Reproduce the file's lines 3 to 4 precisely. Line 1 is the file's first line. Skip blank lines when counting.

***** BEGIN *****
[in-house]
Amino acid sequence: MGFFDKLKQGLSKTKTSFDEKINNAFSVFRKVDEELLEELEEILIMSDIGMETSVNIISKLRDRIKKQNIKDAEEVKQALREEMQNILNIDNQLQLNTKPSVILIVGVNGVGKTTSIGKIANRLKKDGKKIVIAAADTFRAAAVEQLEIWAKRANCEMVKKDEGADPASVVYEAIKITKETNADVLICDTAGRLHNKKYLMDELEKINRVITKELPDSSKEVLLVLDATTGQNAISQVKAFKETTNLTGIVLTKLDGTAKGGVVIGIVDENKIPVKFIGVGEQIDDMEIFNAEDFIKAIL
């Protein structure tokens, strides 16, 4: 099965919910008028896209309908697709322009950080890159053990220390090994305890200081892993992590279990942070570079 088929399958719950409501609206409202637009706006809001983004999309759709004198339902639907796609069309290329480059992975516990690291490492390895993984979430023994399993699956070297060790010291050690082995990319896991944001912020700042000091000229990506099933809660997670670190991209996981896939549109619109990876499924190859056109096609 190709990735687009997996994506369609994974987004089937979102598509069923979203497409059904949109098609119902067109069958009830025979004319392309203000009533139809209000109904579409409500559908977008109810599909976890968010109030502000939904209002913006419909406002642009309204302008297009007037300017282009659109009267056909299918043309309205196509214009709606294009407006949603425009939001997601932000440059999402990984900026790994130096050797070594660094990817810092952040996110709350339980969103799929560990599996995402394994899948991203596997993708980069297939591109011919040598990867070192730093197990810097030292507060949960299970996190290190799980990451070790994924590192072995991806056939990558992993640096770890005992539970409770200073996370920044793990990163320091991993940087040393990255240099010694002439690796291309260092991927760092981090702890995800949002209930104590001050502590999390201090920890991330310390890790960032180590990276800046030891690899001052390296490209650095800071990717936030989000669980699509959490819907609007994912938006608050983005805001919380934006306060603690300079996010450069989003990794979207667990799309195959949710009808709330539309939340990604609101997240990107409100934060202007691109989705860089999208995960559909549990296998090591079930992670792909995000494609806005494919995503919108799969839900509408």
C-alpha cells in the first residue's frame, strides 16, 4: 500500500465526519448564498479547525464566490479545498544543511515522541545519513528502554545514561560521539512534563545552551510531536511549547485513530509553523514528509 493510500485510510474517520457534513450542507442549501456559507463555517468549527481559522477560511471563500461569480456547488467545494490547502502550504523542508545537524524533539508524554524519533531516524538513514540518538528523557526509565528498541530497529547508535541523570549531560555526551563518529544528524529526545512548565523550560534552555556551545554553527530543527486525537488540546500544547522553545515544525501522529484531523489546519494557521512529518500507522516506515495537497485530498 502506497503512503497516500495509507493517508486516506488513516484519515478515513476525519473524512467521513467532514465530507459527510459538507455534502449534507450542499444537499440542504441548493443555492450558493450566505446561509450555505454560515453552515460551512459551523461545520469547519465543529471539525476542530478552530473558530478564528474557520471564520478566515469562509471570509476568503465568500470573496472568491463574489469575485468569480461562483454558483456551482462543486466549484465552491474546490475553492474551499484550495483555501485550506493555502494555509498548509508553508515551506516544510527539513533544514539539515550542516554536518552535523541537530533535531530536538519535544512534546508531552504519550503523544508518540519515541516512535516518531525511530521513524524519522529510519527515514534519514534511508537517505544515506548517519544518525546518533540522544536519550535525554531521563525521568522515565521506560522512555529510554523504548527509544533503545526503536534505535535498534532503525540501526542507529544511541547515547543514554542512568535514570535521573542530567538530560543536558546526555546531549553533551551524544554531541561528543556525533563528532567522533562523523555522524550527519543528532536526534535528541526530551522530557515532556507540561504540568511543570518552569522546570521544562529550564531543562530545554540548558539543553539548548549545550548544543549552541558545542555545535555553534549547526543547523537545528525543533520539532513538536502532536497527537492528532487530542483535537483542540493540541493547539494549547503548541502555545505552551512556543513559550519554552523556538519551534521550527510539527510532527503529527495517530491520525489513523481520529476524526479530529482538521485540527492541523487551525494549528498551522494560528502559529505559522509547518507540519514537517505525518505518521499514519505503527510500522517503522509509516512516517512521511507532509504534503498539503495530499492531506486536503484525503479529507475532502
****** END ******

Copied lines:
């Protein structure tokens, strides 16, 4: 099965919910008028896209309908697709322009950080890159053990220390090994305890200081892993992590279990942070570079 088929399958719950409501609206409202637009706006809001983004999309759709004198339902639907796609069309290329480059992975516990690291490492390895993984979430023994399993699956070297060790010291050690082995990319896991944001912020700042000091000229990506099933809660997670670190991209996981896939549109619109990876499924190859056109096609 190709990735687009997996994506369609994974987004089937979102598509069923979203497409059904949109098609119902067109069958009830025979004319392309203000009533139809209000109904579409409500559908977008109810599909976890968010109030502000939904209002913006419909406002642009309204302008297009007037300017282009659109009267056909299918043309309205196509214009709606294009407006949603425009939001997601932000440059999402990984900026790994130096050797070594660094990817810092952040996110709350339980969103799929560990599996995402394994899948991203596997993708980069297939591109011919040598990867070192730093197990810097030292507060949960299970996190290190799980990451070790994924590192072995991806056939990558992993640096770890005992539970409770200073996370920044793990990163320091991993940087040393990255240099010694002439690796291309260092991927760092981090702890995800949002209930104590001050502590999390201090920890991330310390890790960032180590990276800046030891690899001052390296490209650095800071990717936030989000669980699509959490819907609007994912938006608050983005805001919380934006306060603690300079996010450069989003990794979207667990799309195959949710009808709330539309939340990604609101997240990107409100934060202007691109989705860089999208995960559909549990296998090591079930992670792909995000494609806005494919995503919108799969839900509408």
C-alpha cells in the first residue's frame, strides 16, 4: 500500500465526519448564498479547525464566490479545498544543511515522541545519513528502554545514561560521539512534563545552551510531536511549547485513530509553523514528509 493510500485510510474517520457534513450542507442549501456559507463555517468549527481559522477560511471563500461569480456547488467545494490547502502550504523542508545537524524533539508524554524519533531516524538513514540518538528523557526509565528498541530497529547508535541523570549531560555526551563518529544528524529526545512548565523550560534552555556551545554553527530543527486525537488540546500544547522553545515544525501522529484531523489546519494557521512529518500507522516506515495537497485530498 502506497503512503497516500495509507493517508486516506488513516484519515478515513476525519473524512467521513467532514465530507459527510459538507455534502449534507450542499444537499440542504441548493443555492450558493450566505446561509450555505454560515453552515460551512459551523461545520469547519465543529471539525476542530478552530473558530478564528474557520471564520478566515469562509471570509476568503465568500470573496472568491463574489469575485468569480461562483454558483456551482462543486466549484465552491474546490475553492474551499484550495483555501485550506493555502494555509498548509508553508515551506516544510527539513533544514539539515550542516554536518552535523541537530533535531530536538519535544512534546508531552504519550503523544508518540519515541516512535516518531525511530521513524524519522529510519527515514534519514534511508537517505544515506548517519544518525546518533540522544536519550535525554531521563525521568522515565521506560522512555529510554523504548527509544533503545526503536534505535535498534532503525540501526542507529544511541547515547543514554542512568535514570535521573542530567538530560543536558546526555546531549553533551551524544554531541561528543556525533563528532567522533562523523555522524550527519543528532536526534535528541526530551522530557515532556507540561504540568511543570518552569522546570521544562529550564531543562530545554540548558539543553539548548549545550548544543549552541558545542555545535555553534549547526543547523537545528525543533520539532513538536502532536497527537492528532487530542483535537483542540493540541493547539494549547503548541502555545505552551512556543513559550519554552523556538519551534521550527510539527510532527503529527495517530491520525489513523481520529476524526479530529482538521485540527492541523487551525494549528498551522494560528502559529505559522509547518507540519514537517505525518505518521499514519505503527510500522517503522509509516512516517512521511507532509504534503498539503495530499492531506486536503484525503479529507475532502